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Brief list of credits

Swiss Army Man, Niko and the Sword of Light, The Employer, Rick and Morty

Hi Russell, thank you for taking time and doing this interview. Let’s start by introducing yourself and telling us how you started working as a sound designer/editor?

Hi Zdravko. I got sucked into the love for sound when I was about 10. My Dad showed me movies like Terminator, Star Wars, Alien, and many others. It was Terminator 2, to be specific, that really stood out to me. That movie really got me thinking about sound and how much of an impact it can have on an audience. But I didn’t really know how to go about getting involved to build a career, so I studied music, and broke in that way.

Let’s talk a bit about Swiss Army Man starring Daniel Radcliffe and Paul Dano. How did you get involved with the project and what were your main responsibilities?

A friend of mine works with a studio that has a relationship with the Daniels, who directed the movie. They were on a super tight deadline and I got asked to help out. I jumped on board not knowing how big this movie was going to be.

I’d like to thank Brent Kiser and Andrew Twite for bringing me on to the project.

Did you also record any of the sounds for the Swiss Army Man?

To be honest, no haha. I really didn’t have time to go out and record fresh sounds unfortunately. I did use fx that I previously recorded for other projects, and fx from other sources.

As a sound editor, what do you think was the most difficult part when making Swiss Army Man?

I’d have to say Radcliffs bone crunching. Because the character is a corpse, his movements needed to sound like his body was going through rigor mortis. But because this isn’t a horror film, his movements couldn’t sound too gory, and it needed to be a bit more “playful”.

What would you consider to be the most important part as a sound effects editor?

Telling the story. As soon as the audience looses focus on the story, the film suffers.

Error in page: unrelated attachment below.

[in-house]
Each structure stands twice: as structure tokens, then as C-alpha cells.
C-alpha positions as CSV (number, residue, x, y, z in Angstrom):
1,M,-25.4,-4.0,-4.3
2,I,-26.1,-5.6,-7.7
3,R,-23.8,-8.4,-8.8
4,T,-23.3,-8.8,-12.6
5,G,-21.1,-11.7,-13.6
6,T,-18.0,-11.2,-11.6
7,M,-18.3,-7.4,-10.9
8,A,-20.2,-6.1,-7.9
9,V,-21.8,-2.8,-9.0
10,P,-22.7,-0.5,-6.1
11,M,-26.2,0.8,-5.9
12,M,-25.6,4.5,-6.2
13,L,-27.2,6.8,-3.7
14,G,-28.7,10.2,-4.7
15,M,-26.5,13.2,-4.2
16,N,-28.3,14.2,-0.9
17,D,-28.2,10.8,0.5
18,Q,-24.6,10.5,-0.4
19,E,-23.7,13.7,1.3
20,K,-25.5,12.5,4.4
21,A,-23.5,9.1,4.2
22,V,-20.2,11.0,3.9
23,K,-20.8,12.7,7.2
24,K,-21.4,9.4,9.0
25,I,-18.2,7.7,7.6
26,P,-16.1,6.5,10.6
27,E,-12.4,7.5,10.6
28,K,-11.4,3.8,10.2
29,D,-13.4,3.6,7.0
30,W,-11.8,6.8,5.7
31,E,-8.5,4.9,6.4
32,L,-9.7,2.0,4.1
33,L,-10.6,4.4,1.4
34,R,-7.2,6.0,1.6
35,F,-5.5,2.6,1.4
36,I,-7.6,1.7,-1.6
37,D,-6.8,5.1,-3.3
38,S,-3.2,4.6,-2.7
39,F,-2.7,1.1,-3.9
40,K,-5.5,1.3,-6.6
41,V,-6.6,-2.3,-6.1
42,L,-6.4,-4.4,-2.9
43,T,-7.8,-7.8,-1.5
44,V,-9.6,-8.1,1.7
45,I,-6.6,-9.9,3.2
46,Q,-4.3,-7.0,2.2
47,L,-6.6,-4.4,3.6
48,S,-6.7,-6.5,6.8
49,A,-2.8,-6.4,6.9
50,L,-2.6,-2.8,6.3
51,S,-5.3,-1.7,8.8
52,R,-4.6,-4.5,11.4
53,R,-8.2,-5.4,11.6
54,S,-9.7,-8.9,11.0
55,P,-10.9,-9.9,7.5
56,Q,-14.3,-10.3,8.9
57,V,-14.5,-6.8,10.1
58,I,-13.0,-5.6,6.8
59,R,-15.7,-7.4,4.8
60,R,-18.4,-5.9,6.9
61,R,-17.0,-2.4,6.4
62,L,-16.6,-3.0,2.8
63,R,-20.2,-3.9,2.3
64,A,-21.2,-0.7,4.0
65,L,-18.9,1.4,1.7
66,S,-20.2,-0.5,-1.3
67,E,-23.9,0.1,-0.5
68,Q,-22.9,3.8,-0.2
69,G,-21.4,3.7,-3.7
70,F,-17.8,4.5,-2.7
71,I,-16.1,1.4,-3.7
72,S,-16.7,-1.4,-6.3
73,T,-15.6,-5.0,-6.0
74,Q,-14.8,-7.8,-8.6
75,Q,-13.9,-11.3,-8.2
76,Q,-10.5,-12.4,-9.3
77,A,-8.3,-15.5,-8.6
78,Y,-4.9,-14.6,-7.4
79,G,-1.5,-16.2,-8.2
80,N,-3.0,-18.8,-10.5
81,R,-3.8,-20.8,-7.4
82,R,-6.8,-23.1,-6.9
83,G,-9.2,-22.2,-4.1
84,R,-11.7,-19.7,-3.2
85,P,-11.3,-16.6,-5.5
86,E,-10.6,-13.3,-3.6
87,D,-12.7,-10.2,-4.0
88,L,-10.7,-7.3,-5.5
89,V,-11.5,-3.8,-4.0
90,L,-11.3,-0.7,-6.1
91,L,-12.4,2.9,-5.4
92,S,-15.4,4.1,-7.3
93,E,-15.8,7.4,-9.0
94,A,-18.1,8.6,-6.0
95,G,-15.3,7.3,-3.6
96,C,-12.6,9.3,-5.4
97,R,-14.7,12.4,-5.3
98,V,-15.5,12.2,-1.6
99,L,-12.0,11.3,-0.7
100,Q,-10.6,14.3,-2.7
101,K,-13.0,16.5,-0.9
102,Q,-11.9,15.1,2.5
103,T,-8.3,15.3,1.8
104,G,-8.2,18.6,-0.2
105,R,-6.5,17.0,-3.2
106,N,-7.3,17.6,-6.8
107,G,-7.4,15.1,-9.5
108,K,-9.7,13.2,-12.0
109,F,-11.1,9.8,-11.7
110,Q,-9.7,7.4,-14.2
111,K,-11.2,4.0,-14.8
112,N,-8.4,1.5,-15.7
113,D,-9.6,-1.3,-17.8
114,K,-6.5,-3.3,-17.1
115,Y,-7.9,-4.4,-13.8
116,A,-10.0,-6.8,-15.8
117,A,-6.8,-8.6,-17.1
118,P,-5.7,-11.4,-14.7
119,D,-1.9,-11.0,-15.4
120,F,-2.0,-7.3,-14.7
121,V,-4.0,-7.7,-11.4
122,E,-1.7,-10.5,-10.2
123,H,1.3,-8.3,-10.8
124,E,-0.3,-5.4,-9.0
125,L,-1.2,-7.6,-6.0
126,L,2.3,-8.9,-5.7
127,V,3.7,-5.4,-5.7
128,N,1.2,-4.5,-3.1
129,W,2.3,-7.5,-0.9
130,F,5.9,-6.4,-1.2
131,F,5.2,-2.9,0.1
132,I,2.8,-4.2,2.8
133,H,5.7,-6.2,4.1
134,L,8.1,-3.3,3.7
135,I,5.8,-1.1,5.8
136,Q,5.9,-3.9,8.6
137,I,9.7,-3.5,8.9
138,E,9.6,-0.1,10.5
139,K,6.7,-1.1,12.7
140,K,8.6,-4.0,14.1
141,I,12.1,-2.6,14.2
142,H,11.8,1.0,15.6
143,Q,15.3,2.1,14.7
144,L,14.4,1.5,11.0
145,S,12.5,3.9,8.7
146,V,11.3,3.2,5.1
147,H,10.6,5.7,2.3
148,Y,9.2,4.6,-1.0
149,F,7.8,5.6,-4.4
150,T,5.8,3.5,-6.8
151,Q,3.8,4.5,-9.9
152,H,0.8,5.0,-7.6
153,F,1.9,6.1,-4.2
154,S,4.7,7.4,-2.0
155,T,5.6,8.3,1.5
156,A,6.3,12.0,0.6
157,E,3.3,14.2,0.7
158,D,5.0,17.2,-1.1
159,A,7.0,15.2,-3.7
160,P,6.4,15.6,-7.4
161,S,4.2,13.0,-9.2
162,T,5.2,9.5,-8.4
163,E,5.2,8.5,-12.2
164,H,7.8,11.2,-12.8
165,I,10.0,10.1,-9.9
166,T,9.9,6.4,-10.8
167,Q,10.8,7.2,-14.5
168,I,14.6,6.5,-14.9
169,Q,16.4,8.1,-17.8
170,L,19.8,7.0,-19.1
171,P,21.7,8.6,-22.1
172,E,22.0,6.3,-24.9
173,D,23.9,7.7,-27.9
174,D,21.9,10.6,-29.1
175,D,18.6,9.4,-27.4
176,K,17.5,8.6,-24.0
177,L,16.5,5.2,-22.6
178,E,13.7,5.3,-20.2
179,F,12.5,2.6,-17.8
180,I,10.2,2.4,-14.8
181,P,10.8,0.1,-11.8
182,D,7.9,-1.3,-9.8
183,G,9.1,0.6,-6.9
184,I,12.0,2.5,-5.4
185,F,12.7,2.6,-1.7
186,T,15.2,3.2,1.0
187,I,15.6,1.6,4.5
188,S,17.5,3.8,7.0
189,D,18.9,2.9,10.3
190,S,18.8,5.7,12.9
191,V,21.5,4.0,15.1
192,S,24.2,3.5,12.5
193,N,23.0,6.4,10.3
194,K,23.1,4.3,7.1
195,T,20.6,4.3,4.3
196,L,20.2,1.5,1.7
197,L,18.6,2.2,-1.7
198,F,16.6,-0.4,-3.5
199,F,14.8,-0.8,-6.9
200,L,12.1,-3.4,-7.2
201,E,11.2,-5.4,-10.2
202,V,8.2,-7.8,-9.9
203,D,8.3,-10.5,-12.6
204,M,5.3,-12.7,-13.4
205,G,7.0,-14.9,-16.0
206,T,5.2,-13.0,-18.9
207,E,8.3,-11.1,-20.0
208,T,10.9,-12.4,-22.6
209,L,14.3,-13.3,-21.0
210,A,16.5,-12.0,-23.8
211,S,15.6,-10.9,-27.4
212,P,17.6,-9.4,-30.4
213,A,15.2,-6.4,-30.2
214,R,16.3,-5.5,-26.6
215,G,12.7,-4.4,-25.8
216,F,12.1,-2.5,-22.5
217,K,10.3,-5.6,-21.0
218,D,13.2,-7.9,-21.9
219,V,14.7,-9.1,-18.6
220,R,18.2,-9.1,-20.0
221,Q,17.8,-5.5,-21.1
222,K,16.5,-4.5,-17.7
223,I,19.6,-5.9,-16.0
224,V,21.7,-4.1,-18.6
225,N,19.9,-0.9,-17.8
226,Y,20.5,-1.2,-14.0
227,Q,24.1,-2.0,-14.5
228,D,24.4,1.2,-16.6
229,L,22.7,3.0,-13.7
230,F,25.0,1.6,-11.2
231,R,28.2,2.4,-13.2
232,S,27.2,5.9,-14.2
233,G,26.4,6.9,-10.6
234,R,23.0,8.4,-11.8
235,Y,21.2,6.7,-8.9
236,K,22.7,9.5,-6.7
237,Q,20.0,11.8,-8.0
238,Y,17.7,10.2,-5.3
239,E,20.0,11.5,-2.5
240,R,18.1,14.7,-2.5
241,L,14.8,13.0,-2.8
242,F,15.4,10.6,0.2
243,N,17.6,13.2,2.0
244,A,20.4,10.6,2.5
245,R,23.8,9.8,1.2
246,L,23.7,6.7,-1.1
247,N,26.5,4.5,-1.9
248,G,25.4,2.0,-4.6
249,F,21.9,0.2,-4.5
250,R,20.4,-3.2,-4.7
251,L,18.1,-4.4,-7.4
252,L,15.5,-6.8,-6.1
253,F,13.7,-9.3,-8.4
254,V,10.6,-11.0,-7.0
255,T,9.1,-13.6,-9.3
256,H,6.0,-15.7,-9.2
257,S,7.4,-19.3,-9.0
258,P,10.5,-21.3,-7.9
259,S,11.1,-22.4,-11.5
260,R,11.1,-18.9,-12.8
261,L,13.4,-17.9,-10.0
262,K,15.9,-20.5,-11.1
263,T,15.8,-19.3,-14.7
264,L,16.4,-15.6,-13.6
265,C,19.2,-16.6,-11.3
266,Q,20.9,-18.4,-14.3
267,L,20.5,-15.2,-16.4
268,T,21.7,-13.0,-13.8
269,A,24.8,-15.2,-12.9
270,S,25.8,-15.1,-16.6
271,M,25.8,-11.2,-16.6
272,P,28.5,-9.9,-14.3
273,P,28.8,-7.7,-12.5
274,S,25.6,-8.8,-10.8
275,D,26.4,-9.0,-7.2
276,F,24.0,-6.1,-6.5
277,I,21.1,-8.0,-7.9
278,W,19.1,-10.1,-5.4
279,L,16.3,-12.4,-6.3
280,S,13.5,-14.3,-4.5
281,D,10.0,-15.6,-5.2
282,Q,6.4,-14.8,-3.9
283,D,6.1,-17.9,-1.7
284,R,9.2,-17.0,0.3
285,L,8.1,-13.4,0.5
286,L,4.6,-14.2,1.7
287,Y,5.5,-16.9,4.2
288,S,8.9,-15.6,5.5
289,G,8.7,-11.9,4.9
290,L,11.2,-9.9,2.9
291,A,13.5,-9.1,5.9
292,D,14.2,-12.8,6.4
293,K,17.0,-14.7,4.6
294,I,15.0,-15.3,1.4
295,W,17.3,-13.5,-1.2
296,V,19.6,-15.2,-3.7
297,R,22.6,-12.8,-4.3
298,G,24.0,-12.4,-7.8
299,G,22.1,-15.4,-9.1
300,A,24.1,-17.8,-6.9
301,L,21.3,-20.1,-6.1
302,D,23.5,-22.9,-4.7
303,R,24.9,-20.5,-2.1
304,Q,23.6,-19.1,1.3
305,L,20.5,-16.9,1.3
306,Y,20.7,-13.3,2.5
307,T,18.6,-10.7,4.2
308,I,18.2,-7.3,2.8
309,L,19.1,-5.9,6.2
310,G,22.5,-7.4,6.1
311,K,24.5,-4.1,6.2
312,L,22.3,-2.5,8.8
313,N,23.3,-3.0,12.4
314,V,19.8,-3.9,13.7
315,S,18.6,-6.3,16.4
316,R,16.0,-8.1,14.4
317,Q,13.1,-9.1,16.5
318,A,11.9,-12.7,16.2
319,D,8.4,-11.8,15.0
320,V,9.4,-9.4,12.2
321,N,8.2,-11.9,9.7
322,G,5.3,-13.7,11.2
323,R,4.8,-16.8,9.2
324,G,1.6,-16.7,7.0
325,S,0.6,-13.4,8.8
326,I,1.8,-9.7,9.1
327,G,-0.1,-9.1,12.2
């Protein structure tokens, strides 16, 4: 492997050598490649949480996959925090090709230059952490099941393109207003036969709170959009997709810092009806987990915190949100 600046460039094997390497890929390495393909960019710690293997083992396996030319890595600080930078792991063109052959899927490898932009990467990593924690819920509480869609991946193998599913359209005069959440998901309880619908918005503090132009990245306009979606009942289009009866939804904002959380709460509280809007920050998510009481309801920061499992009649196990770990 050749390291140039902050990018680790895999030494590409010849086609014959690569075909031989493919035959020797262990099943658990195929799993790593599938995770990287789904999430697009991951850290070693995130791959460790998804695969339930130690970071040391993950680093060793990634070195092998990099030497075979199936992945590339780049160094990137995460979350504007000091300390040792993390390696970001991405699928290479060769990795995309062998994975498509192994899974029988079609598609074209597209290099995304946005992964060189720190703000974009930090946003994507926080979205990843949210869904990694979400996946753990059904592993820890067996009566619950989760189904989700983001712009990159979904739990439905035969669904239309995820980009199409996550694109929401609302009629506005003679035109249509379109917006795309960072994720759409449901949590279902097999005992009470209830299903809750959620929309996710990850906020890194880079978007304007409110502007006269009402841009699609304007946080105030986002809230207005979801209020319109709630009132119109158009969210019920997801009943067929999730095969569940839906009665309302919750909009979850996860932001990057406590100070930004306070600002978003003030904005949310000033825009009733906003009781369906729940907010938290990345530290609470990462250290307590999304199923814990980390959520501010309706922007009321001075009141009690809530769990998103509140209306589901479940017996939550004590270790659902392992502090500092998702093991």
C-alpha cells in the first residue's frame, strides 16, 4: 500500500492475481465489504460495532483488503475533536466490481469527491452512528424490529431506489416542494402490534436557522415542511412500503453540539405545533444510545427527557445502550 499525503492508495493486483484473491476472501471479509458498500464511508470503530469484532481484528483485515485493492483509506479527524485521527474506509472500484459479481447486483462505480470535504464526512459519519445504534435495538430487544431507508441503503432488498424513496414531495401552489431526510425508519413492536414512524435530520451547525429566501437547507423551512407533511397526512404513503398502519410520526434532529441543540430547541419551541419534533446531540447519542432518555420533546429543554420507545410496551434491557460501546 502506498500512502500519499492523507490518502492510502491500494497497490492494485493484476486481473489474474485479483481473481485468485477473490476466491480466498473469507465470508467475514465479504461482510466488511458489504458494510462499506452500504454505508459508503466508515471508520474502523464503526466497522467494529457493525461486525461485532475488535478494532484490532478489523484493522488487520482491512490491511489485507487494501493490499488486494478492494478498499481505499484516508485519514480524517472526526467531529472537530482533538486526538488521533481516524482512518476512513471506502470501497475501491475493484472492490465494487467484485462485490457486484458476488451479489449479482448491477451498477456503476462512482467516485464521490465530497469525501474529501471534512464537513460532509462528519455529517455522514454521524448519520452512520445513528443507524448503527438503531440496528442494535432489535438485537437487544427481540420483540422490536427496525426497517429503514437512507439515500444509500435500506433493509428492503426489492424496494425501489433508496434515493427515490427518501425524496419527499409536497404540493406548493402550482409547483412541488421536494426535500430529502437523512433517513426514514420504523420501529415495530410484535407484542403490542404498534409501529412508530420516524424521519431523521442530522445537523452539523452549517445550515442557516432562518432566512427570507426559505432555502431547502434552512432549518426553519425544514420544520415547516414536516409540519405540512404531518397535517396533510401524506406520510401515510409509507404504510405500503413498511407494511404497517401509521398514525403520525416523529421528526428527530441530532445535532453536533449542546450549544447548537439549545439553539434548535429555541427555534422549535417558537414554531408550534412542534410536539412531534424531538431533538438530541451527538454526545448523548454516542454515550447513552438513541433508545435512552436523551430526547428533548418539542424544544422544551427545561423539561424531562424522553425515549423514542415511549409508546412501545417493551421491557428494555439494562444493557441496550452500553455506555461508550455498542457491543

You have also done quite a lot of TV work too. What would you say is the biggest difference between TV and film as a sound editor?

With exception to this project, Id have to say time. TV deadlines are significantly tighter than film deadlines.

A while ago we did an interview about your sound libraries. Since then you have released quite a few new sound effects libraries. Can you tell us more about your latest release Squeaks and Creaks Two?

Im a big fan of horror, so I wanted to collect a large amount of material that involved tension and suspense. Creaks are one of my favorite sounds, so I figured I center the library around that.

How did you plan the library and how long did it take for you to finish it?

I recorded material for about a year. Finding props here and there that made cool sounds. I planned a couple of trips to go out and find old doors and gates, but that was about all the planning I did.

This one is for the gear heads. Would you mind, telling us a bit about your technical setup and the gear you’re using?

I have a sound devices 702 and use a Rode NTG3 and a stereo pair of Barcus Berry Contact mics. I also use a Sony PCM D100 quite a bit.

Do you have any tips for aspiring sound designers, on how to gain a foothold in the film audio industry?

I watch a ton of movies, and I get a lot of ideas from that. There is no easy way to brake in, just meet as many people as you can and hopefully someone will give you a shot.

Russell, thank you so much for taking the time and answering my questions! I wish you all the best for your future projects.

Thank you!

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